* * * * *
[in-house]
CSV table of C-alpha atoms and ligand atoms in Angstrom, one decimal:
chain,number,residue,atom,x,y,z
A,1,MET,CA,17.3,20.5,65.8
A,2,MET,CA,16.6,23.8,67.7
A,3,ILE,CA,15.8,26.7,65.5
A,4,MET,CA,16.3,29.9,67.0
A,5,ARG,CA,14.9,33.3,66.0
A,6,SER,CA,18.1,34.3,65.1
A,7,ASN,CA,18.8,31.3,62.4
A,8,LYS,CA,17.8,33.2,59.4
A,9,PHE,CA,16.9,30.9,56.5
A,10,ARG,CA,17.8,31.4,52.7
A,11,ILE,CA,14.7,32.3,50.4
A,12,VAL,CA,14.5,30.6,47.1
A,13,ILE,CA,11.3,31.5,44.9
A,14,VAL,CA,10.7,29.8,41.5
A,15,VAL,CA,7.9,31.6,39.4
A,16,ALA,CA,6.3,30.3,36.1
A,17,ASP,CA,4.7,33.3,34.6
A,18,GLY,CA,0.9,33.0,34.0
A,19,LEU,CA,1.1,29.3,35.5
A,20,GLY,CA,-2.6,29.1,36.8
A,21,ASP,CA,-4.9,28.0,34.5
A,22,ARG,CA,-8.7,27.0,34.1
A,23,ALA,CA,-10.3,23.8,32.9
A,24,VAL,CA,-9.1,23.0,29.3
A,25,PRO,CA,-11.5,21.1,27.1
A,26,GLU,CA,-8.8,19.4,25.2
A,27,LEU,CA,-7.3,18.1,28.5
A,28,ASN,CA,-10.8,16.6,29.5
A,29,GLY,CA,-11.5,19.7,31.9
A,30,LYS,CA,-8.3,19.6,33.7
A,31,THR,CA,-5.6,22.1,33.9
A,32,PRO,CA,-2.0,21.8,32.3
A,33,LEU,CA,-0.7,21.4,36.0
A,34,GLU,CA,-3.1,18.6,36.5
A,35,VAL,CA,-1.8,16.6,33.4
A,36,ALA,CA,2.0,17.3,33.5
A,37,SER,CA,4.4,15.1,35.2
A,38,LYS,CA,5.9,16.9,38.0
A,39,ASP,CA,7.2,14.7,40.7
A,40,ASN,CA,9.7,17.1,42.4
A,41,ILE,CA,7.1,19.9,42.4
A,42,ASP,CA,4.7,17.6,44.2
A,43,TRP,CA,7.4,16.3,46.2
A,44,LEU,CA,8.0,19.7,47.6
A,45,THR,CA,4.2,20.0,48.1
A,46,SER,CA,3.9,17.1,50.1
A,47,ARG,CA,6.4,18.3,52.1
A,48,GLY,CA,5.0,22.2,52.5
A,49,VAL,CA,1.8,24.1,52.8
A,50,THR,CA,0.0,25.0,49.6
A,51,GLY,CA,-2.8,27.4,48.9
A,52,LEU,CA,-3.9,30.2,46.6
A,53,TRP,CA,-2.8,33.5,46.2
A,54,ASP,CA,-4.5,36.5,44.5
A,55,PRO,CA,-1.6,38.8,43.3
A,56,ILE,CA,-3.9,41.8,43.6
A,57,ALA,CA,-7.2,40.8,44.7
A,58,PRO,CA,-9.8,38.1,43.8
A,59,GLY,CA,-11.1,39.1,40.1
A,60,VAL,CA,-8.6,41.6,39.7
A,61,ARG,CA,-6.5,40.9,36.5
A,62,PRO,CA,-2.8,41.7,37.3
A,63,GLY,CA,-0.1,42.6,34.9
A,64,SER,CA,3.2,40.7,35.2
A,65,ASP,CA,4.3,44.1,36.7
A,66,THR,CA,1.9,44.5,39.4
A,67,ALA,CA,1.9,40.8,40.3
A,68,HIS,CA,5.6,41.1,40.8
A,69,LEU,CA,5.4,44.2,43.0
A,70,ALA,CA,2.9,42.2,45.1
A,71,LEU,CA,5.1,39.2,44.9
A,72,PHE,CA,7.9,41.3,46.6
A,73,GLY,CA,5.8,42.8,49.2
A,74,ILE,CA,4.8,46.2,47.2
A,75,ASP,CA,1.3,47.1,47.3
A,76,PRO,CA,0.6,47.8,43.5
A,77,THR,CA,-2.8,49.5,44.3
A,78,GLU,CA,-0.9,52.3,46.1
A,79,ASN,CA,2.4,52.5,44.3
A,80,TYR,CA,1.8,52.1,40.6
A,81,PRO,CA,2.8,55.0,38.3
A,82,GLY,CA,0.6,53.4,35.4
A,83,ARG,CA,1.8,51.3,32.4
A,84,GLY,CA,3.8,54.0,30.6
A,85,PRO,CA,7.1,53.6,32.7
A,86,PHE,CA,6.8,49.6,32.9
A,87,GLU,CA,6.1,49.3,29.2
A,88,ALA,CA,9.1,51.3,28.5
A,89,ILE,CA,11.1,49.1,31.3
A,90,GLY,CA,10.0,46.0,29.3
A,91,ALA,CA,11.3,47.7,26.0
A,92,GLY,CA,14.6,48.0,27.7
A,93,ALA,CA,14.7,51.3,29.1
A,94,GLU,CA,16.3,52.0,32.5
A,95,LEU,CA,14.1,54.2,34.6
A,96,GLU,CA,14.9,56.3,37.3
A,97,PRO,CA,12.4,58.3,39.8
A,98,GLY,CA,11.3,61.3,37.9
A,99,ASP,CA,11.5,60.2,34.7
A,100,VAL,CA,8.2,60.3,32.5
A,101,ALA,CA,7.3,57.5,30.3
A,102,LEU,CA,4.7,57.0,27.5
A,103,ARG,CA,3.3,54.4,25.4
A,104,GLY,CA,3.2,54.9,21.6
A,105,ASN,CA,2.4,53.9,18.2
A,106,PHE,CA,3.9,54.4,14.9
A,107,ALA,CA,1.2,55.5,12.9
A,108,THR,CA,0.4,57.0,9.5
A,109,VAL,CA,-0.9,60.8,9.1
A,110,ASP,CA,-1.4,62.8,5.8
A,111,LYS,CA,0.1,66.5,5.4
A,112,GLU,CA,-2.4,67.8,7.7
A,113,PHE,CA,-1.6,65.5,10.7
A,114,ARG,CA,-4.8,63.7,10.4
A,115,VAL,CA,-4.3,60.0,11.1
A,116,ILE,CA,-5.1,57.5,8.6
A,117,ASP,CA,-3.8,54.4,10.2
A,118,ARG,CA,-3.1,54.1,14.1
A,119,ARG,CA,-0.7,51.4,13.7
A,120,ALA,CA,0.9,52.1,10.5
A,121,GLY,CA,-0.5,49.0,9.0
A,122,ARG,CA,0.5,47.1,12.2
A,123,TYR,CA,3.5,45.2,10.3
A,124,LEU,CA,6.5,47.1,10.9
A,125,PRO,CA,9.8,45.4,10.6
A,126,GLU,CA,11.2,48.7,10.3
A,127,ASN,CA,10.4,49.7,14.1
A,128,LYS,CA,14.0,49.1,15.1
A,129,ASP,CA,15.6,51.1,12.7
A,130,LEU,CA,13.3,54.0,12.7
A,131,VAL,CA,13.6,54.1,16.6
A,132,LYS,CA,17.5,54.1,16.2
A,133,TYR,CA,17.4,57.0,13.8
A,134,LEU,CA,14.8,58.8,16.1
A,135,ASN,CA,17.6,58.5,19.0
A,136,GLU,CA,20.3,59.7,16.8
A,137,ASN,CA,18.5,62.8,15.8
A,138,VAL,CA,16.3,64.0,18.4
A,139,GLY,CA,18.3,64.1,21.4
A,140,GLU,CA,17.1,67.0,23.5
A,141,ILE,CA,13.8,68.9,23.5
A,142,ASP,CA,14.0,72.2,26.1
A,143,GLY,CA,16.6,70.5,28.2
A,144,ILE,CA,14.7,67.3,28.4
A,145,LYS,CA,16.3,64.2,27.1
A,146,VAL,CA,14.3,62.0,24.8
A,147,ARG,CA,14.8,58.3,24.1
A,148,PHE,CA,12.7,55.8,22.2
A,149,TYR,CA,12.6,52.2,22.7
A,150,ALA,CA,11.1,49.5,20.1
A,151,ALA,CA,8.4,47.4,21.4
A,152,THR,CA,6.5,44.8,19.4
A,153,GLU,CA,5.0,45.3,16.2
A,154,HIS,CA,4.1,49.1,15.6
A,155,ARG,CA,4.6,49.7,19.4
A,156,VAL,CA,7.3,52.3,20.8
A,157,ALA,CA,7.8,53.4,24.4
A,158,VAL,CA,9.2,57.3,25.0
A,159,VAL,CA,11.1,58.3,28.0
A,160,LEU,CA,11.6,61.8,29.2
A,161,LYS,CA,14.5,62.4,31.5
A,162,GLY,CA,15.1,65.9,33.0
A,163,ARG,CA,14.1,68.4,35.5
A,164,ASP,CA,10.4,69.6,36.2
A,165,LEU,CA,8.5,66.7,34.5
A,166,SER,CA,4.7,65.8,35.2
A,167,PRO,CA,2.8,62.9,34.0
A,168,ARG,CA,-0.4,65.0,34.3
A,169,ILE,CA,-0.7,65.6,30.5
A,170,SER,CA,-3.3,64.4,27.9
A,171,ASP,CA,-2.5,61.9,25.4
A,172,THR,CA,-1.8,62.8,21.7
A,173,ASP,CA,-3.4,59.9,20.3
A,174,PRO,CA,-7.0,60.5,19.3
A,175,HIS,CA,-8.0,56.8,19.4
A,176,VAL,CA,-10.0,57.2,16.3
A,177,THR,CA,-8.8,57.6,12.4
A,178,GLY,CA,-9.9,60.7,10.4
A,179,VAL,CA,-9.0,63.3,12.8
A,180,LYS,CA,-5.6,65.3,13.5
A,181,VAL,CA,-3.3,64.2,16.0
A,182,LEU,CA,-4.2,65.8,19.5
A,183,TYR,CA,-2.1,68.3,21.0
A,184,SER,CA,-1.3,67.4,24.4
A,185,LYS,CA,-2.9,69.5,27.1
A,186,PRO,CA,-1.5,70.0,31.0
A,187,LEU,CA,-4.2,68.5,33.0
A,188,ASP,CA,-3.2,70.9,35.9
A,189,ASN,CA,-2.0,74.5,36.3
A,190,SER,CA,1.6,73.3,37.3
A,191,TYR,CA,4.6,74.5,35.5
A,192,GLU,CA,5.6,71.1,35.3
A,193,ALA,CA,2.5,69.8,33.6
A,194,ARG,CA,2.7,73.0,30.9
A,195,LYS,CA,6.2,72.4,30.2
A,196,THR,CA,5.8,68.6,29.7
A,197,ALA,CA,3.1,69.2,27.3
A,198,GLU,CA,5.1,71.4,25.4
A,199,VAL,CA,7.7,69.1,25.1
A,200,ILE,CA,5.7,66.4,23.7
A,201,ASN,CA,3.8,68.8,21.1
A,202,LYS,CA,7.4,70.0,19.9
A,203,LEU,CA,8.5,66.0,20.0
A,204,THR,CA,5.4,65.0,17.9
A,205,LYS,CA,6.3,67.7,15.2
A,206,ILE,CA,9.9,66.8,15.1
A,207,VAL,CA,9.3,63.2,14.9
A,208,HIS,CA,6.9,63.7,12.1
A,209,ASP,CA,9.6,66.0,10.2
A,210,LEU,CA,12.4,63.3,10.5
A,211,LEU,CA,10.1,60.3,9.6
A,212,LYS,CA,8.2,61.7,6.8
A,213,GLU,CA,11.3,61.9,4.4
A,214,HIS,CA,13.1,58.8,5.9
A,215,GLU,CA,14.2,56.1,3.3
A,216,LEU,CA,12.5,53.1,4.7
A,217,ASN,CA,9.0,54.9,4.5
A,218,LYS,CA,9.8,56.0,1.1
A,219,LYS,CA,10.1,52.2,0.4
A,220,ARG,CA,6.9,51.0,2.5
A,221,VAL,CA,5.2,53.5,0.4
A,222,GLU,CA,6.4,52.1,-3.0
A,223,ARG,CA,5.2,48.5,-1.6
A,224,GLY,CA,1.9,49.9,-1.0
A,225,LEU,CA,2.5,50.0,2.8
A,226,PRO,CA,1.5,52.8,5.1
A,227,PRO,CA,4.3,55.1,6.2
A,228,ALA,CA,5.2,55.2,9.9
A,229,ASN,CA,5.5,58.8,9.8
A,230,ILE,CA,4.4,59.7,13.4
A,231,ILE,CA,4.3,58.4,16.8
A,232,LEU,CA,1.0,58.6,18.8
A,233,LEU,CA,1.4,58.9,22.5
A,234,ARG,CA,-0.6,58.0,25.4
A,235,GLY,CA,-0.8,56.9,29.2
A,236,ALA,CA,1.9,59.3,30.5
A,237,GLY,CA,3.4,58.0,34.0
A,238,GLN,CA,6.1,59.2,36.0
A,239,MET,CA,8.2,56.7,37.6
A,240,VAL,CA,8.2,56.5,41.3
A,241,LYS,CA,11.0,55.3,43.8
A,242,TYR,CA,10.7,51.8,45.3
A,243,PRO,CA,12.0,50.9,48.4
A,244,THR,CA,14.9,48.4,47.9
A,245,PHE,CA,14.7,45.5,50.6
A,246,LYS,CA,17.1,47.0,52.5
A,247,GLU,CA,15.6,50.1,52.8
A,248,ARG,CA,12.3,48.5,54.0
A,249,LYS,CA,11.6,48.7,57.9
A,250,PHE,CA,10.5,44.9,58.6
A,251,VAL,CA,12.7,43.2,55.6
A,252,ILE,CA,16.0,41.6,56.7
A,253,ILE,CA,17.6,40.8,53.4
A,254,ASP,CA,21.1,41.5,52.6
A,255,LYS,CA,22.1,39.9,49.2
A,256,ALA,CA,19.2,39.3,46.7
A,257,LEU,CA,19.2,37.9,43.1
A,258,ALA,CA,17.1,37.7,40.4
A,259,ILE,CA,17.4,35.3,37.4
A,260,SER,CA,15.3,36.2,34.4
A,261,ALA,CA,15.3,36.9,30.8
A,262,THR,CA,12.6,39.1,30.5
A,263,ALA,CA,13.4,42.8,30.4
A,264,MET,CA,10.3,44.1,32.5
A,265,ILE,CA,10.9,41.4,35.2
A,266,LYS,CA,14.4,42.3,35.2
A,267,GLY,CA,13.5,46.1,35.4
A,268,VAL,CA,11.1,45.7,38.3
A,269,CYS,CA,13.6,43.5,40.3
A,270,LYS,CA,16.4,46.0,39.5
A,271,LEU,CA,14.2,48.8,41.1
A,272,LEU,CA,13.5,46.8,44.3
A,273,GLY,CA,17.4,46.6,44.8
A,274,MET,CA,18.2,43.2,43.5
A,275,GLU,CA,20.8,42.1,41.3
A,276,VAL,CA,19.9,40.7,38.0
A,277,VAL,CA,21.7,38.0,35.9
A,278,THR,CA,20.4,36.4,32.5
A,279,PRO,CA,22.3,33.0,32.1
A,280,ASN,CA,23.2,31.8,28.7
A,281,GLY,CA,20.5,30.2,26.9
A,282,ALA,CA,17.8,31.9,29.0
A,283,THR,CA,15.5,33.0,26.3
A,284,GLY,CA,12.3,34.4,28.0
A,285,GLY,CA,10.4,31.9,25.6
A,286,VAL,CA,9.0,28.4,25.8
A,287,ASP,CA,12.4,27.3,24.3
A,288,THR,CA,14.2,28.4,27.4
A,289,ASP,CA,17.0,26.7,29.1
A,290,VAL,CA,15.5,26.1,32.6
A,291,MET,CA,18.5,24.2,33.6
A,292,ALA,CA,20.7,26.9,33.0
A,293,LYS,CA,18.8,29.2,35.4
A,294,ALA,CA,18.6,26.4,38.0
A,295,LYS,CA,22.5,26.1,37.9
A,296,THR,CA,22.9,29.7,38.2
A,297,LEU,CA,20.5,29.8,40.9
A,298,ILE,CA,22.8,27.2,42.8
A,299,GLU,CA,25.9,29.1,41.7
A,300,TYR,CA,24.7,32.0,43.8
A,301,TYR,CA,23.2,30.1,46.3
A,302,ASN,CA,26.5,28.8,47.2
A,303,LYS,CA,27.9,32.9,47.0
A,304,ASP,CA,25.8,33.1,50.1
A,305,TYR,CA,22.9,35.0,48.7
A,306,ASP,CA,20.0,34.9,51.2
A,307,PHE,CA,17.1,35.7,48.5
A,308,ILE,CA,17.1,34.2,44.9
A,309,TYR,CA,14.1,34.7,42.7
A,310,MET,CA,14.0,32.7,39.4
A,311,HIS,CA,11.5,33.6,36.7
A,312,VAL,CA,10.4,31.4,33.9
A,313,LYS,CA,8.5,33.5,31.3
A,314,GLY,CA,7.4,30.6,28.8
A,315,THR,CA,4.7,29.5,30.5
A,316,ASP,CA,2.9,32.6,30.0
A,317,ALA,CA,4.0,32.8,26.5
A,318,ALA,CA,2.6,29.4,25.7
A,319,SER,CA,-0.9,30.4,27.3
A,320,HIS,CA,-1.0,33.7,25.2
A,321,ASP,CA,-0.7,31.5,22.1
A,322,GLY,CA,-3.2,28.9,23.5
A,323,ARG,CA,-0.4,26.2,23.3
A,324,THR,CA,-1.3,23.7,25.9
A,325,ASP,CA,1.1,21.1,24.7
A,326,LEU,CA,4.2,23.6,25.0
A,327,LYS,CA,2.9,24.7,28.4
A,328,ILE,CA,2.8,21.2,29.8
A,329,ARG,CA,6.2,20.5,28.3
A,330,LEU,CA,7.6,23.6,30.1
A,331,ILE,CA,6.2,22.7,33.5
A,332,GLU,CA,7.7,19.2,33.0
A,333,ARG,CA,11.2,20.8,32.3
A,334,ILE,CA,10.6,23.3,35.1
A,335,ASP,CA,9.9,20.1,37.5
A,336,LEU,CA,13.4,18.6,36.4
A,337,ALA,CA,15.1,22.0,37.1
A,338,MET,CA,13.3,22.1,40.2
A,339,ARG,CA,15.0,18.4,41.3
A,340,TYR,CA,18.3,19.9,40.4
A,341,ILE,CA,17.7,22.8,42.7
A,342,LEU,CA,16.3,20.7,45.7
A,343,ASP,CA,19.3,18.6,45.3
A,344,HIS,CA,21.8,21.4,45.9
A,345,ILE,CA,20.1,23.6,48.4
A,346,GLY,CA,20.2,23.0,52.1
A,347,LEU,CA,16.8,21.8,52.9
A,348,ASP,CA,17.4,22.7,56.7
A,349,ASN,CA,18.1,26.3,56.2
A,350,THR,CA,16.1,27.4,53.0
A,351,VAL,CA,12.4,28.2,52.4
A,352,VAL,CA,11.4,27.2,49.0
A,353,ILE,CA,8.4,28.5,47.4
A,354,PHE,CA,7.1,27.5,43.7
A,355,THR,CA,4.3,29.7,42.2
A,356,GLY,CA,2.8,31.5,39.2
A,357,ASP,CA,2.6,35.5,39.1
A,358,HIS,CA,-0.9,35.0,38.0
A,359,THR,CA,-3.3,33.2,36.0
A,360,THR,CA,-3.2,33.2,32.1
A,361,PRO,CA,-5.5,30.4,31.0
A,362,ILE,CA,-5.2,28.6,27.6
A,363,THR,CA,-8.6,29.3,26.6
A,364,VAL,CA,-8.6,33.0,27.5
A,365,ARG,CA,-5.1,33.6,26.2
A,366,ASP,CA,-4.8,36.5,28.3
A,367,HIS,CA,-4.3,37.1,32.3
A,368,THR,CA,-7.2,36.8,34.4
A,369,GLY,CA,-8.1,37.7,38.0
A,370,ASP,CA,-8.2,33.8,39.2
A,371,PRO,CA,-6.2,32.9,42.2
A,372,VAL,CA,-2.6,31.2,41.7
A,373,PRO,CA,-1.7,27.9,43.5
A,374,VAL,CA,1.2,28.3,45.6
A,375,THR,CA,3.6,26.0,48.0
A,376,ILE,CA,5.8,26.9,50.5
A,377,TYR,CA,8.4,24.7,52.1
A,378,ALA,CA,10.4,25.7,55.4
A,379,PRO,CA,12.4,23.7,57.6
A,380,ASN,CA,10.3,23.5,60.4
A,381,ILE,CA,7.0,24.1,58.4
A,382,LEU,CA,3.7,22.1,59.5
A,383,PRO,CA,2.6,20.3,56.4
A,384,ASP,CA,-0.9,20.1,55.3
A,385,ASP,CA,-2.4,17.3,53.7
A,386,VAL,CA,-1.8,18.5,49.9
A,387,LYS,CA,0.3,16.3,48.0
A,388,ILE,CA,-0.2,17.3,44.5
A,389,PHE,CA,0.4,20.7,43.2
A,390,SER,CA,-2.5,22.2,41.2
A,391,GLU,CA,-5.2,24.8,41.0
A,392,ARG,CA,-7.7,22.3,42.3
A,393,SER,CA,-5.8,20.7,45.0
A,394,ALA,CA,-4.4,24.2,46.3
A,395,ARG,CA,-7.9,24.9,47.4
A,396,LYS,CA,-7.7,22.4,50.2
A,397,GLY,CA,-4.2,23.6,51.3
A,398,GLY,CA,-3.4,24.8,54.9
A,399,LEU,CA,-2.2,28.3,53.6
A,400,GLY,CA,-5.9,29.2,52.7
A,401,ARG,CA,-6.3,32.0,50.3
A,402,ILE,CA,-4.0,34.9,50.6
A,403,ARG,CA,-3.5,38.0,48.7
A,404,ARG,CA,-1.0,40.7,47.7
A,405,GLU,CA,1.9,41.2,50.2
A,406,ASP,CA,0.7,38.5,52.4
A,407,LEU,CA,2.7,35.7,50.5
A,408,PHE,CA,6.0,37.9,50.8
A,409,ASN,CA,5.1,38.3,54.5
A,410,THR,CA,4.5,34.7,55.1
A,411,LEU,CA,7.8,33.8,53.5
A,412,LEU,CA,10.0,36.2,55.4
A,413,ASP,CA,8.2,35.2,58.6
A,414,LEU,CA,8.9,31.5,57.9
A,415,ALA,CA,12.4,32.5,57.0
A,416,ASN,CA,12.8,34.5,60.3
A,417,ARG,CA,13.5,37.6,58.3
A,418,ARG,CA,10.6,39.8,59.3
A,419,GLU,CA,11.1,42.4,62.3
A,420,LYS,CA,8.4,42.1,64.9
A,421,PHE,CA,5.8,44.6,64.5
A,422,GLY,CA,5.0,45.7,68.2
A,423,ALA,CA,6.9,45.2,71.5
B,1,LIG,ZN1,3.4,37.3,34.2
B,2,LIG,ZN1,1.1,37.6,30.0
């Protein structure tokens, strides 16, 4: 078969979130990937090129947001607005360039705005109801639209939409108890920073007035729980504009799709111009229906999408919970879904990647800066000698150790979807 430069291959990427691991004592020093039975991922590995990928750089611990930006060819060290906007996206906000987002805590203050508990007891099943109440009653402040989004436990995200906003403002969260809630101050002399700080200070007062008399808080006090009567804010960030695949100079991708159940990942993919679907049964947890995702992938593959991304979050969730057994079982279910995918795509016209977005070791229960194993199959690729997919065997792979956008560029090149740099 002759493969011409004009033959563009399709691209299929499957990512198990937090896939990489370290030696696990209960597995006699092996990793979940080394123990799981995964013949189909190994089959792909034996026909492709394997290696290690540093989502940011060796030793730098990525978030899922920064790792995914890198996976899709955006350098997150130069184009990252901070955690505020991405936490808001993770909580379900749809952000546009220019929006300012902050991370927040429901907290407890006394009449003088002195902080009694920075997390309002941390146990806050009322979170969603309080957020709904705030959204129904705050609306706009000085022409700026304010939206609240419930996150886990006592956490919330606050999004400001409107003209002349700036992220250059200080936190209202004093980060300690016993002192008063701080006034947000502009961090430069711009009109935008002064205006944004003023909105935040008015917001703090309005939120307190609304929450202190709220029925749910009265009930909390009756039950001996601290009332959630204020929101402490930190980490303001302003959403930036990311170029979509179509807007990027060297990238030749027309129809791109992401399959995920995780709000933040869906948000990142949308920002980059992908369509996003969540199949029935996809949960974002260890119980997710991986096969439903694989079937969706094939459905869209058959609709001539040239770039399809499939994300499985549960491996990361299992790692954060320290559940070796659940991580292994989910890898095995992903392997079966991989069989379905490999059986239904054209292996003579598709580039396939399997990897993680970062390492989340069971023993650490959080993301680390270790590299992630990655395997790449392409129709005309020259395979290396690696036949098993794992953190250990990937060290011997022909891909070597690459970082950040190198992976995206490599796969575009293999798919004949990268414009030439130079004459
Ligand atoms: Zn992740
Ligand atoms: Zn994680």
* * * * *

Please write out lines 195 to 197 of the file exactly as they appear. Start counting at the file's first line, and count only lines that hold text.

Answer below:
A,192,GLU,CA,5.6,71.1,35.3
A,193,ALA,CA,2.5,69.8,33.6
A,194,ARG,CA,2.7,73.0,30.9